Contributor's Politics South Sudan

South Sudan: TGoNU is formed, But The Nation Remains at Crossroads

By Miyong G. Kuon.

Juba, South Sudan,

Officials of SPLA/SPLM-IO post for a picture at their new based in Juba after more than two years of civil war(Photo: supplied/Nyamilepedia)
Officials of SPLA/SPLM-IO post for a picture at their new based in Juba after more than two years of civil war(Photo: supplied/Nyamilepedia)

May 26, 2016(Nyamilepedia) —– The Transitional Government of National Unity is formed, the nation remains at crossroads. Only, and only if leaders lead with responsibility. If leaders lead with responsibility, the time is now to take the road to better South Sudan. There has never been a wrong time to do the right thing. If peace is to be fully achieved in this country, leaders must be bold to face the reality. Being the era of peace, now is the time to do the right thing. In any event, such as public speeches by influential prominent leaders, their speeches should be full of conciliatory messages to reflect the time of peace. Politicians from both side of the aisle must cease the politics of  brinkmanship. The time of war has passed. Politicians must  adopt peaceful approaches to solve political differences to allow reconciliation and unity among citizens. If people are united, even the nation’s economy can begin to prosper.

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Unless the leaders exercise their determination and put the nation first, the tribal political confrontations will continue to polarize the nation.  Then, the uncertainty of the situation will demotivate the spirit of peace and the reconciliations. Those inspired by this vision will no longer support it. But if you truly love your country unconditionally, join those who support peaceful end to South Sudan crisis.

The nation first vice President Dr. Machar challenge to the nation by showing up at any Sunday services regardless of the congregations race, tribal or political affiliation is absolutely encouraging. It must be supported and the trend should continue. At this crucial time, leaders should visit communities one  center or one church at a time.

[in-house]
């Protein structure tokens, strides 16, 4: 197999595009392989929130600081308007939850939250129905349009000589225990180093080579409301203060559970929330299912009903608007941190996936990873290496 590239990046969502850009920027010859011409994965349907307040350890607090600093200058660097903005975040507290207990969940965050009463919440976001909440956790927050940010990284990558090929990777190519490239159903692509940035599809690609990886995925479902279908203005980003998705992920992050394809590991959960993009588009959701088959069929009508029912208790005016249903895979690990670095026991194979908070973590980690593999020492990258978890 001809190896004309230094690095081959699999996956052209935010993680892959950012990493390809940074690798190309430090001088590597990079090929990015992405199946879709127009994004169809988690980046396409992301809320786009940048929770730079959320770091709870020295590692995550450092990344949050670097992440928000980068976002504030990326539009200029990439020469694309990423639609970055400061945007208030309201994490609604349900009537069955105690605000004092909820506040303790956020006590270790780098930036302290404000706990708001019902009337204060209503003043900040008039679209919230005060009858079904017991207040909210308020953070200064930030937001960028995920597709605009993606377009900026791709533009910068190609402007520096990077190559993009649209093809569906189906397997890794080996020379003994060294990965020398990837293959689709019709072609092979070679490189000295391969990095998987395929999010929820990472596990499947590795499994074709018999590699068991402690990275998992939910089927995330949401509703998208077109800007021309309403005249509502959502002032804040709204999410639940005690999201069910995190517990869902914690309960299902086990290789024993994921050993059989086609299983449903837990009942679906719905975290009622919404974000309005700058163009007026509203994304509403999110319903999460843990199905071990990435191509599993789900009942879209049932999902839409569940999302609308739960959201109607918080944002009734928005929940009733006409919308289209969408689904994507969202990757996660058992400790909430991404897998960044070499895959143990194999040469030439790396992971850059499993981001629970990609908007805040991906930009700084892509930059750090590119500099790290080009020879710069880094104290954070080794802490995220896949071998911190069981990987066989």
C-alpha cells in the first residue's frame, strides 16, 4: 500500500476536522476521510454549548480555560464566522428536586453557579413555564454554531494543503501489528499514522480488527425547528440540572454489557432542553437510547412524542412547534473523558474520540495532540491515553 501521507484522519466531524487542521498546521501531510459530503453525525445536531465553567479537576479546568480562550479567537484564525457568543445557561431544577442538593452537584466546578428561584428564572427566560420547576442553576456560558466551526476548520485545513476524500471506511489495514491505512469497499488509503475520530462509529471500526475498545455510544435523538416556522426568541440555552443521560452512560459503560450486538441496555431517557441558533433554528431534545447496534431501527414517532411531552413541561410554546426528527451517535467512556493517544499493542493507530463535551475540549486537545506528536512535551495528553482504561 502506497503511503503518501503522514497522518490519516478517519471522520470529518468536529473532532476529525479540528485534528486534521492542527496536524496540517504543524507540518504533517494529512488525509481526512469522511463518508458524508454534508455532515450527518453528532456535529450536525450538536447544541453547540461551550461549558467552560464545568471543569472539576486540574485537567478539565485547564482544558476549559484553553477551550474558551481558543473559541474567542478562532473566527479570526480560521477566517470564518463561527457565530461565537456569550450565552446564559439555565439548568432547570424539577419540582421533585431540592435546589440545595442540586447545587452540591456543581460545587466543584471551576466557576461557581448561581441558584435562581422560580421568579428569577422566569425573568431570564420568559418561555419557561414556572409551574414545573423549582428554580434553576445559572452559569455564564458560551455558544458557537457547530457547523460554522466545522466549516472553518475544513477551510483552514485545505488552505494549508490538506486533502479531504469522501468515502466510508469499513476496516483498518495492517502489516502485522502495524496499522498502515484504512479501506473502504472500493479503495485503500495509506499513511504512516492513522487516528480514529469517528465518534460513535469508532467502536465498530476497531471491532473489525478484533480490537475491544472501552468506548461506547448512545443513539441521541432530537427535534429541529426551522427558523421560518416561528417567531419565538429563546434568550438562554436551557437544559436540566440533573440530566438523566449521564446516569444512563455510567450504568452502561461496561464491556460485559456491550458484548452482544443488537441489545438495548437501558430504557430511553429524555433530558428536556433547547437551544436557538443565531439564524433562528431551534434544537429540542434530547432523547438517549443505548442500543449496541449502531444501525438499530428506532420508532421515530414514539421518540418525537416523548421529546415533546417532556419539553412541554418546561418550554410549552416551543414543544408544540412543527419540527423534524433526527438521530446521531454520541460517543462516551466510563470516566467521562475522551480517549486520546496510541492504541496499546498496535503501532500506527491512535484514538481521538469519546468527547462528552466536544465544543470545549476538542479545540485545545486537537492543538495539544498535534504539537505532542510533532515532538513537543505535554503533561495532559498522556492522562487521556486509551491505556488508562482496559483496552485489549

Thanks to the leaders who are already leading the way. On Sunday last week, Dr. Machar  went to Sunday service at Jieng Emmanuel Church in Juba.  Amb. Ezekiel L. Gatkuoth traveled to the outskirt of Juba and attended church service with IDPs. To all, this encouraging move is commendable.

Peace does not simply emerge by a simple signature from principles. The peace processes involve all walks of life. Reconciliations and Healing for instance can be achieved with tedious processes. A real and credible peace is built over time, with series of actions, and approaches that move conflict into permanent, with peaceful ending.

Peace demands swift, but sincere action not only from the echelon level of society, but from different people, in different ways, and at different points. I am in the agreement that, visiting churches and community centers preaching message of peace indiscriminately as did the first Vice President and echoed by Amb. Ezekiel on Sunday, is positive.

Amb. Ezekiel Gatkuoth told is aide Saturday May 21, 2016, to organize a trip to outskirt of Juba where Internationally Displaced Persons live and attend worship service. However, planing a visit to one of the IDP camps is one thing, but shaking hand physically with these Internally Displaced persons who have been living in deplorable situation for the last two years can be quiet emotional.

Amb Ezekiel L. Gatkuoth, the SPLM-IO national committee for external affairs, accompanied by Hon. Gatwech Peter Kulang, Amb. Miyong G. Kuon, Amb. James Mawich Bichiok, Amb. Lam Chuol Jock, Amb. Mary Nyakate Riek Dhol, Amb. Stephen Puoch Riek, Dr. Zeko Gatkek, Mr. Joseph Stewart (Abu Deng), Mr. Donge Gai Donge, and Mr. Charles Chuol Deng